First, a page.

A point of differentiation and where in the growth cycle the firm is are two areas of consideration before Howard Tubin makes that critical decision to issue a “buy” recommendation on a company’s stock.
Tubin, director in the equity research department of RBC Capital Markets who covers the softlines sector, told attendees that uniqueness, or a point of differentiation, gets his attention.
What Tubin wants to know is, “Do the product offerings stand out from the crowd?”
It’s the singular most important criterion. To be sure, quality of the management team is a consideration. And so too is the firm’s balance sheet. Also very high on that list, he said, is “where in the growth cycle” does the company under consideration fall? If it’s in that early stage, then you have a growth stock.
Among the names on Tubin’s list of standouts are Lululemon Athletica Inc., Limited Brands Inc., PVH Corp., The TJX Cos. Inc. and Ralph Lauren Corp. That’s because these firms are “meaningful to the crowd.”
Those representing firms whose uniqueness seem to have lost their edge include Gap Inc., The Talbots Inc. and Coldwater Creek Inc.
Tubin also said he doesn’t subscribe to the view that retailers in the lower-tier distribution channel are more risky. He pointed to Dollar General Corp. as an example.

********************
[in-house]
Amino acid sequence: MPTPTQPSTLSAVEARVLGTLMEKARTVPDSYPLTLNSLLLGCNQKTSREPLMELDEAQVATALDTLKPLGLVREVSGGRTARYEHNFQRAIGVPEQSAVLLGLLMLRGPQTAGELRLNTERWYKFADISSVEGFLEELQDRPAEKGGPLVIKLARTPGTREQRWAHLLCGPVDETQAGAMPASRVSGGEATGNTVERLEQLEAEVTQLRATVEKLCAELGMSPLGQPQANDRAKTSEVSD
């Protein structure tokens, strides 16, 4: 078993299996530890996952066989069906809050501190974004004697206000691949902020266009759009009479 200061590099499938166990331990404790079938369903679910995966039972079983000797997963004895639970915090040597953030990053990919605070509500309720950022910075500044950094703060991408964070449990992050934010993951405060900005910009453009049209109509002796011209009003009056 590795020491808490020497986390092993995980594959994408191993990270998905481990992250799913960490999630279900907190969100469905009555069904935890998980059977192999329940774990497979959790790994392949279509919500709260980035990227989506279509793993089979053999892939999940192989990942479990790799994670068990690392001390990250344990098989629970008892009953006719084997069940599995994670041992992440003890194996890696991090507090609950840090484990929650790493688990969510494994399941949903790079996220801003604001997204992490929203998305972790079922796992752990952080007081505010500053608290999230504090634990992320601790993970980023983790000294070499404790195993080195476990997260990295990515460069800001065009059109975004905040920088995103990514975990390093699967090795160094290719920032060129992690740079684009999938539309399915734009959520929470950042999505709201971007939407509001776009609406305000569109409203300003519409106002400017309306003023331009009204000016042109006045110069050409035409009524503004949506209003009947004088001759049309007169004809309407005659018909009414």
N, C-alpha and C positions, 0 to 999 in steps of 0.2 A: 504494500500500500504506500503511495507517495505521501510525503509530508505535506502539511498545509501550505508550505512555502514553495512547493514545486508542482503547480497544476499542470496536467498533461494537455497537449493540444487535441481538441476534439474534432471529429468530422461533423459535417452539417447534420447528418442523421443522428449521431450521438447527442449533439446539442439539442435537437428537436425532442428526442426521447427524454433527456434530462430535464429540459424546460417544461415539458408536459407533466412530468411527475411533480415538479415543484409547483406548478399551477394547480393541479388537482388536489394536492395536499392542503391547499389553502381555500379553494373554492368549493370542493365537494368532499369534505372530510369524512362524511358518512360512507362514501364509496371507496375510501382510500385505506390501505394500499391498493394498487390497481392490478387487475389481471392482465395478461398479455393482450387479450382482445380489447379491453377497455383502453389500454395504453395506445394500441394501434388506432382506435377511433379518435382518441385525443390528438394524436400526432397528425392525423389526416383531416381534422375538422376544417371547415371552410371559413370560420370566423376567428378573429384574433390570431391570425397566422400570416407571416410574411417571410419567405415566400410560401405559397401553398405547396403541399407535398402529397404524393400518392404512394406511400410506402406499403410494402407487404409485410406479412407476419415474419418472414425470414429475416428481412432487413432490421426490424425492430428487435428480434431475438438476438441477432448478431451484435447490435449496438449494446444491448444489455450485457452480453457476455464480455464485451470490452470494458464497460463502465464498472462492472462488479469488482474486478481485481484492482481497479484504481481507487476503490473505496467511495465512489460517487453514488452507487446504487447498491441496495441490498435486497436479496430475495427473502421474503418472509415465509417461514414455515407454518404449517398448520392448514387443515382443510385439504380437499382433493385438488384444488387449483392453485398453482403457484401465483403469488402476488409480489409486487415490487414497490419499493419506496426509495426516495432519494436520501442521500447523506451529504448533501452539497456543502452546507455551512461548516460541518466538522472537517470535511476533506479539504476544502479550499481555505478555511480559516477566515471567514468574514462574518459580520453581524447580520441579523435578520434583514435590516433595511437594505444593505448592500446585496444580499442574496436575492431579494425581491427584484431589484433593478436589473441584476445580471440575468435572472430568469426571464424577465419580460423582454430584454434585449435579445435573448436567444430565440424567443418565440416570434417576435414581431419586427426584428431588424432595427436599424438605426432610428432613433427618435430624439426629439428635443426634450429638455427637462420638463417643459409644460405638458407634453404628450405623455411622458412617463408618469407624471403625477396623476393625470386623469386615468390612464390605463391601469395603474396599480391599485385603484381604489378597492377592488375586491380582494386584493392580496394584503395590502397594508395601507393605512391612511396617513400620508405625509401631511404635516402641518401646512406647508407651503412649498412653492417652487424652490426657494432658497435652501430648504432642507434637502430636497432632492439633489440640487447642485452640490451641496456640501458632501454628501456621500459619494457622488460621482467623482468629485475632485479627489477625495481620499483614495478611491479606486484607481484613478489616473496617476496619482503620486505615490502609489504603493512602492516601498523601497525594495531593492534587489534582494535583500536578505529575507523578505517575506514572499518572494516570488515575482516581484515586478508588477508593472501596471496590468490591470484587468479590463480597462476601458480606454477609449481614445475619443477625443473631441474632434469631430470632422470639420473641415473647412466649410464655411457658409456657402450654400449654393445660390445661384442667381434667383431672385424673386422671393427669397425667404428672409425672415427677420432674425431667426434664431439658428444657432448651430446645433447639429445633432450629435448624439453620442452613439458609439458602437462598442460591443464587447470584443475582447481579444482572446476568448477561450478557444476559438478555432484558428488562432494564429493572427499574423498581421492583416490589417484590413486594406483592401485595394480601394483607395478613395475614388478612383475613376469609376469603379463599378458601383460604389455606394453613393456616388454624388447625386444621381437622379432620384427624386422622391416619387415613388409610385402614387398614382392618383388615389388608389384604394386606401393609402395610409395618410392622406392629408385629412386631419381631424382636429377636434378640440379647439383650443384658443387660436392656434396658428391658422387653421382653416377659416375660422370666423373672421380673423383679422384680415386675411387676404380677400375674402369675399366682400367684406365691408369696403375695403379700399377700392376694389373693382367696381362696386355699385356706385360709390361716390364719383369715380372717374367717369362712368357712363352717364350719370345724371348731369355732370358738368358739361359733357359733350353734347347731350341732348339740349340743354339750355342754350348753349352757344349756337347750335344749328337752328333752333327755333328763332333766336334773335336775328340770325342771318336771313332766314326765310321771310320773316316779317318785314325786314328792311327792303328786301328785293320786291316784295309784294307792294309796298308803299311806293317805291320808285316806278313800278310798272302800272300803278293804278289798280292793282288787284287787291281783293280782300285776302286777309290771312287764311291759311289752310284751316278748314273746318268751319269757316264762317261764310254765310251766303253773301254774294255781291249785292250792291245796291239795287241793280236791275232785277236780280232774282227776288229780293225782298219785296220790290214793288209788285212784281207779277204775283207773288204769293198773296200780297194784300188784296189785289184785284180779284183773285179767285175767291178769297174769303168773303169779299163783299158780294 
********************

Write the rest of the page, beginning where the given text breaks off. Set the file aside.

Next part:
“Dollar General is doing well because of the brands they offer, not the tier [of distribution] they’re in,” Tubin said.
In the question-and-answer session, Tubin noted how some companies are starting to look overseas for expansion, even if, like the Gap, they don’t have stellar performance in the U.S.
He also was lukewarm about J.C. Penney Co. Inc.’s planned every-day low-price strategy. While the move could help drive comparable-store sales, the analyst said it’s a strategy that would be “tough to wean customers off.”
When asked about some of the younger companies that offer a creative spark, Tubin cited Francesca’s Holding Corp., which went public earlier this year. Mentioning its small footprint of only 300 stores, Tubin said Francesca’s is unique and it doesn’t operate “cookie-cutter stores.”
As for last year’s takeover candidates, American Eagle Outfitters Inc. and Aéropostale Inc., teen retailer Aéropostale got the value component of the equation right, but missed on its merchandise mix. American Eagle has done a better job on its merchandise strategy. Both are essentially turnaround stories. Both are also takeover targets from a valuation point of view, but with little or no debt and cash on the balance sheets, Tubin concluded: “I don’t suspect either one would fold.”